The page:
The most powerful and most yogic form of business
development is not found in advertising
or marketing, but lies in the art of Building Community
. This unique practice magically grows your business while simultaneously preventing attrition, and is especially important when working with small budgets. Rarely, however, is it given the attention it deserves.
Building community ultimately serves to bring yoga into the lives of a growing number of people in the most organic way – drawing people in like a magnet and keeping them dedicated to their practice at your studio. Yoga communities make people feel warm, happy, included, and welcomed: emotions that are pivotal in creating that ineffable “buzz” in and around your business.
To your students, the experience at your studio must feel like more than just yoga classes and an occasional cup of tea. Is the air alive with conversation between classes? Are the classes busy? Do people linger? Shop? Are there well-attended social activities during off-hours? If your immediate response was not very enthusiastic, your business would likely benefit from some strategic community building.
In today’s fast paced TV-driven culture, with its packed schedules, impersonal communication through technology, and long lonely commutes, we have lost the true art of community. People rarely ‘drop by’ to borrow a cup of organic sugar, and the last remaining ‘porch’ neighborhoods are unfortunately fading. Especially now, many people do not feel a sense of being nurtured anywhere in their lives and long to feel a part of something. Fortunately, that yearning can be satisfied though the beauty of a vibrant and inclusive yoga community.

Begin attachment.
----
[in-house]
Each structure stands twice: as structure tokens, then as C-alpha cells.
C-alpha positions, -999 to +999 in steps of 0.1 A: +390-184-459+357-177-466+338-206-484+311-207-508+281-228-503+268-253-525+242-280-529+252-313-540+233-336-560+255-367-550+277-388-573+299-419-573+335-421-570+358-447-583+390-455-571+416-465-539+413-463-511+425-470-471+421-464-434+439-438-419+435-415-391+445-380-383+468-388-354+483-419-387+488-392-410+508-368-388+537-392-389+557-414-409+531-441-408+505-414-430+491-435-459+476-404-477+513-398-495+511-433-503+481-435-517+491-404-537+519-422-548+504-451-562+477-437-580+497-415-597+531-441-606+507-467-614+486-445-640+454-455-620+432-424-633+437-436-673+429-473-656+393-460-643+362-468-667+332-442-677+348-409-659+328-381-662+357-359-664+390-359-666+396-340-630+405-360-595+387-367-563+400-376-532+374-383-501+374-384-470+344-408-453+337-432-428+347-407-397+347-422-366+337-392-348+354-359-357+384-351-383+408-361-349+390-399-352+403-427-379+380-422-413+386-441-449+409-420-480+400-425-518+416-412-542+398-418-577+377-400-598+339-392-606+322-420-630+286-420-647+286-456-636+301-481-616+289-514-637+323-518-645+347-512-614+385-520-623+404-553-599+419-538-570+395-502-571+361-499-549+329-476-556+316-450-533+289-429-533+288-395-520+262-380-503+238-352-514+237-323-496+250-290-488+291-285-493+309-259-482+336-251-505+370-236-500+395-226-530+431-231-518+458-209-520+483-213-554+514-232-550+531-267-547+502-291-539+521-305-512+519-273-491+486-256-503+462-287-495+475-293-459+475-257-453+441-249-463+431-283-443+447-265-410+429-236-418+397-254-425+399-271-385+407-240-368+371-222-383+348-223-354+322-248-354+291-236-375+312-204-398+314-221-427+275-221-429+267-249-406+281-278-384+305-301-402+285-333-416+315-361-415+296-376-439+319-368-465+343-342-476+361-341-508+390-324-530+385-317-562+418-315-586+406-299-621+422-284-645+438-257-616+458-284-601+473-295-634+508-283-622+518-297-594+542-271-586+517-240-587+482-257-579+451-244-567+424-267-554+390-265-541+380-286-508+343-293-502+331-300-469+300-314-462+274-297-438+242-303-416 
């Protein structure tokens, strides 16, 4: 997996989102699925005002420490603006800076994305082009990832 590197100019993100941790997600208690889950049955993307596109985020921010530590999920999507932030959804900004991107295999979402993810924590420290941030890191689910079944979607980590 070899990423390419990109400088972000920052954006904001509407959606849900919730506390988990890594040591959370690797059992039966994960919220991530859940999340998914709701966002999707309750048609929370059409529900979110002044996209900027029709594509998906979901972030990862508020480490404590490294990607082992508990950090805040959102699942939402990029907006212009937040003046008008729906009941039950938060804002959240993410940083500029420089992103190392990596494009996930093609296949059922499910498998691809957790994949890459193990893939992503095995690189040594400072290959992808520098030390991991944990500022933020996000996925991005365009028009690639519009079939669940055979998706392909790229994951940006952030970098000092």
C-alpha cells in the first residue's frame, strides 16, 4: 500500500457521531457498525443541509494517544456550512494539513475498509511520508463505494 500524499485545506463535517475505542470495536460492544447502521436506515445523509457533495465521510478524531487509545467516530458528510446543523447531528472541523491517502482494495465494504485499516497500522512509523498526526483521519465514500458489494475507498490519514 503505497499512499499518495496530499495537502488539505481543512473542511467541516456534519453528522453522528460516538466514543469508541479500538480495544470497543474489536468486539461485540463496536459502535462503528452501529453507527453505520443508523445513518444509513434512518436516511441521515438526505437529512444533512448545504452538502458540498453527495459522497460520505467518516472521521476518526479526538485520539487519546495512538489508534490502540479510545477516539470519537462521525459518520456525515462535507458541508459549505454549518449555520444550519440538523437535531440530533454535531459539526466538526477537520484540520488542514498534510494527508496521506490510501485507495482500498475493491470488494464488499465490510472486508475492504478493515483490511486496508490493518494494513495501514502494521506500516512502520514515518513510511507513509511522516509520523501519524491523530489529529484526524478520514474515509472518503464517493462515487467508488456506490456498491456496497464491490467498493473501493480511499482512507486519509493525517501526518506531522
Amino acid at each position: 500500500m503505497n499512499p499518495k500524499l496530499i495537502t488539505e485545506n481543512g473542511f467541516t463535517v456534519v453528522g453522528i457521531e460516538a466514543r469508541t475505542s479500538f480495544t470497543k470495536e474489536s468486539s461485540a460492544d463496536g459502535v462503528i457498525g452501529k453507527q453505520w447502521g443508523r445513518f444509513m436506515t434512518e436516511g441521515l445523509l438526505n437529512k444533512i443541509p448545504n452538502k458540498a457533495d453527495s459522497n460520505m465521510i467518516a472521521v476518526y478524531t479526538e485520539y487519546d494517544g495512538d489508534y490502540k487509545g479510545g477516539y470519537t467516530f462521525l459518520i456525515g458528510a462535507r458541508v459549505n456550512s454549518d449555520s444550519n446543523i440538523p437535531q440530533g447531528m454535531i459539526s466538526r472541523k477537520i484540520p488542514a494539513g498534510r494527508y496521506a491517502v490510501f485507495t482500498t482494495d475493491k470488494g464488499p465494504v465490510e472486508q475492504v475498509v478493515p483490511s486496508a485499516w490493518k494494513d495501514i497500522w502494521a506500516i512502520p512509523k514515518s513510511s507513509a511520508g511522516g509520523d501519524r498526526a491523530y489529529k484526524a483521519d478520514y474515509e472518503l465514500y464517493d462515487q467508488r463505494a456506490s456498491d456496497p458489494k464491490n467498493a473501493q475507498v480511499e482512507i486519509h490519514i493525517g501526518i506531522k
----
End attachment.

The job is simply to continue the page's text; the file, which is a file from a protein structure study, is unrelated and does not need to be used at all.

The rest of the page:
Like attracts like. People naturally talk to each other about things that have touched their lives. Once people feel the warm embrace of community at your studio, they will encourage their friends to join them. More students coming to your studio allows for an even more lively community to be built.
It’s good for everyone involved.
This in itself should be incentive enough; but in terms of business building strategies, nothing you can do in advertising or marketing can compare with the long-term results that come from building the fabric of community. Building community requires communication both from a central source, such as your studio, and between members who use your studio as a hub in their social structure.
For your part of that communication, here’s the secret: It’s not about you: it’s about your students!
In conventional business, the focus is usually on how great the product or service is, how it is better than the competition’s, and so on. As consumers, we’re numbed by thousands of repetitions of the incessant ‘Bigger, better, cheaper!’ message conveyed through the mass media.
Forget about emphasizing that you are The Only, The Largest, The Longest in Business. That type of positioning gets filtered out of a person’s mind just like the rest of the advertising noise we are all subjected to.